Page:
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What are the most common problems that result in chronic pain?

While there are a multitude of conditions that may lead to chronic pain, we have found the following to be most prevalent in our patients:Back pain, Neck pain, Muscle Pain (Myalgia), Nerve Pain, Headaches, Post Herpetic Neuralgia (Shingles), Fibromyalgia, Osteoarthritis, Carpal Tunnel Syndrome.

What is the difference between acute and chronic pain?

Acute pain is of short duration, usually the result of an injury, surgery or illness.

Chronic pain is an ongoing condition, often in the back, neck, head, as wells as neuropathic pain (nerve injury pain), musculoskeletal pain, and pain related to illness. Your physician may refer you to the Pain Management Center because your chronic pain condition has not responded to conventional therapies.

Treatments for acute and chronic pain are generally quite different. In some cases, acute and chronic pain can be stopped or alleviated by a single procedure or series of procedures. Sometimes, chronic pain is part of a widespread disease process, and the specific cause may be difficult to pinpoint. Once we have identified the specific factor causing the pain, we may be able to treat it so that the condition no longer occurs. In some patients, the specific factor causing the pain–such as cancer–cannot be changed, but we may be able to reduce the pain or help the patient to better cope with the pain through a combination of medical, psychosocial and rehabilitation techniques.

What is pain management?

Pain is a complex medical problem that can have profound effects on your physical and mental well-being. The goal of pain management is to help you decrease your level of pain and suffering, to return you to your maximum level of functioning and independence, and to help you restore your quality of life.

When should a person seek a pain management specialist?

Seek out a pain management specialist when pain does not respond to the usual and customary treatments within a reasonable period of time. All too often, people see pain management as a last resort for pain, instead of a first stop on the road to wellness. Be aware of your body and take note when you are in pain. If that pain persists — contact your doctor or an accredited pain management specialist immediately.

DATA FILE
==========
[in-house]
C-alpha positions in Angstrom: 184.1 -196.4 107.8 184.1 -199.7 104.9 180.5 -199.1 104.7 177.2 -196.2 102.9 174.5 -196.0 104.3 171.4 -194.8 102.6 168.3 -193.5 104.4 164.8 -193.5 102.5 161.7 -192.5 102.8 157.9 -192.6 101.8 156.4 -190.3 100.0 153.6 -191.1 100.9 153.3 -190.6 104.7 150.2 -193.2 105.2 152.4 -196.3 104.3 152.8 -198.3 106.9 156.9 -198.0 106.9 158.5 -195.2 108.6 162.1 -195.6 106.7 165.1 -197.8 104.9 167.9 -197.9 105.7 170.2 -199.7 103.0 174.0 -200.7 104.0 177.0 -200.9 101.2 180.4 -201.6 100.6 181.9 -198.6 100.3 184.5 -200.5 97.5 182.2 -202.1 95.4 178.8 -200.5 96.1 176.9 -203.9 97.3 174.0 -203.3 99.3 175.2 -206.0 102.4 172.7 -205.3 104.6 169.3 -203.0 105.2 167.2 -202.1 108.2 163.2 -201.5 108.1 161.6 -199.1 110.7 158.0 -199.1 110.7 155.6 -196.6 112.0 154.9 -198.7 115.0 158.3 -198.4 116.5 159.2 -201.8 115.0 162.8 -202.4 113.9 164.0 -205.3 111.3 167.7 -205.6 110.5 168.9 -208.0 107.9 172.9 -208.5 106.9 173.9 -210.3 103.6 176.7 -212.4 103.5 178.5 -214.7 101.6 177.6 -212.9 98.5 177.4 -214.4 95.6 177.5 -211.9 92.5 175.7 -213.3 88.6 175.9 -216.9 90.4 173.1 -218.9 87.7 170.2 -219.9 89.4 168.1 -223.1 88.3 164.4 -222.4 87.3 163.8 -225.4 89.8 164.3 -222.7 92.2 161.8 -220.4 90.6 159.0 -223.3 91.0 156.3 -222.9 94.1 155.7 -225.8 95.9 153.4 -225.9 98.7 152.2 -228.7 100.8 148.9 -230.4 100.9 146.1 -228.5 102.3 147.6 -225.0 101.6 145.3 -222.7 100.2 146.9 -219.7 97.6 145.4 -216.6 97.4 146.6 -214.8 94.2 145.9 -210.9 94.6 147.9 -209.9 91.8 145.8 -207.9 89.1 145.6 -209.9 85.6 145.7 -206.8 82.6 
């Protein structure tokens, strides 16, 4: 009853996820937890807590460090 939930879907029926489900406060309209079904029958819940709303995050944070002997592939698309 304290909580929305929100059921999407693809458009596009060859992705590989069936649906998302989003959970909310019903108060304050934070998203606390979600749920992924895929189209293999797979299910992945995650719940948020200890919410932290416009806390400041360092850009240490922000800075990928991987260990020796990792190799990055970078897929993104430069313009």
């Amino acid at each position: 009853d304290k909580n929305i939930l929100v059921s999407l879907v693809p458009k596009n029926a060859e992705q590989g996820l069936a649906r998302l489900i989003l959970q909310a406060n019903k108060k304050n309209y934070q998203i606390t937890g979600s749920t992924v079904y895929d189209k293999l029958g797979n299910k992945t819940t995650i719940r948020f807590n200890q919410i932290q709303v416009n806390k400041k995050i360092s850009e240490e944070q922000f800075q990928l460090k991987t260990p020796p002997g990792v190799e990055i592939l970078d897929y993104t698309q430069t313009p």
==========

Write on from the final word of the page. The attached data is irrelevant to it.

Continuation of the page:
What are the major issues surrounding pain?

Chronic pain can become so intense and overwhelm the body and mind to such a degree that it can affect all areas of life. People become so afflicted that they often cannot work. Their appetite falls off. Physical activity of any kind is exhausting and may aggravate the pain. Often, the person becomes the victim of a vicious cycle in which total preoccupation with pain leads to irritability and depression. Adding to these ailments is the fatigue sufferers experience from not being able to sleep at night.

In other cases of chronic pain, issues of secondary gain may arise. This may develop when patients associate pain with some form of benefit — as when a sufferer has a coworker help out at work, or a spouse is extra- supportive. In these cases, the sufferer may receive a benefit for not treating the pain effectively.

At Willamette Pain & Spine Center, we will work with the patient to identify and alleviate these issues.

What medications are most commonly used to manage pain?

While drug therapies differ for each person, the most common are: Adjuvant pain medications, including: antidepressants, anticonvulsants and muscle relaxors. Opiates or “pain killers” used to treat acute pain or cancer-related pain, and often prescribed for chronic pain. Anti-inflammatory drugs to alleviate pain by reducing swelling and irritation.

There are alternative delivery methods for medications. Common methods used at the office are oral medications, topical creams, sublingual medicines, nasal sprays, injections and patches.

What about the stories of addiction surrounding Opiates? Is there a difference between physical dependence and addiction?

A common misconception about Opiates is that they are addictive. The fact is when used properly for the treatment of pain, there is little risk of becoming addicted. Addiction is defined as continuing to use a substance when it has become detrimental to the person’s life. Being dependant is not the same thing as being addicted.

Many people with health problems are dependant on medications, for instance people with high blood pressure are dependant on blood pressure medications. Diabetics are dependant on insulin. Furthermore, when opiates are taken as directed for legitimate pain, the person does not get “high” from taking them.

Opiates consist of the same chemical makeup as your body’s natural painkiller, endorphins. People that have lived with pain over a long period of time sometimes have reduced levels of natural endorphins because the body has stopped producing them.

(Source: © 2014 Pain Management & Rehabilitation Medical Services of New York. All rights reserved.)

Injections: Can I get interventional epidural shots on an outpatient basis? Do I need to be sedated?

All three procedures are performed on an outpatient basis, and you can usually return to your pre-injection level of activities the following day. Some patients request mild sedation for the procedure, but many patients undergo the injection using only local anesthetic at the skin.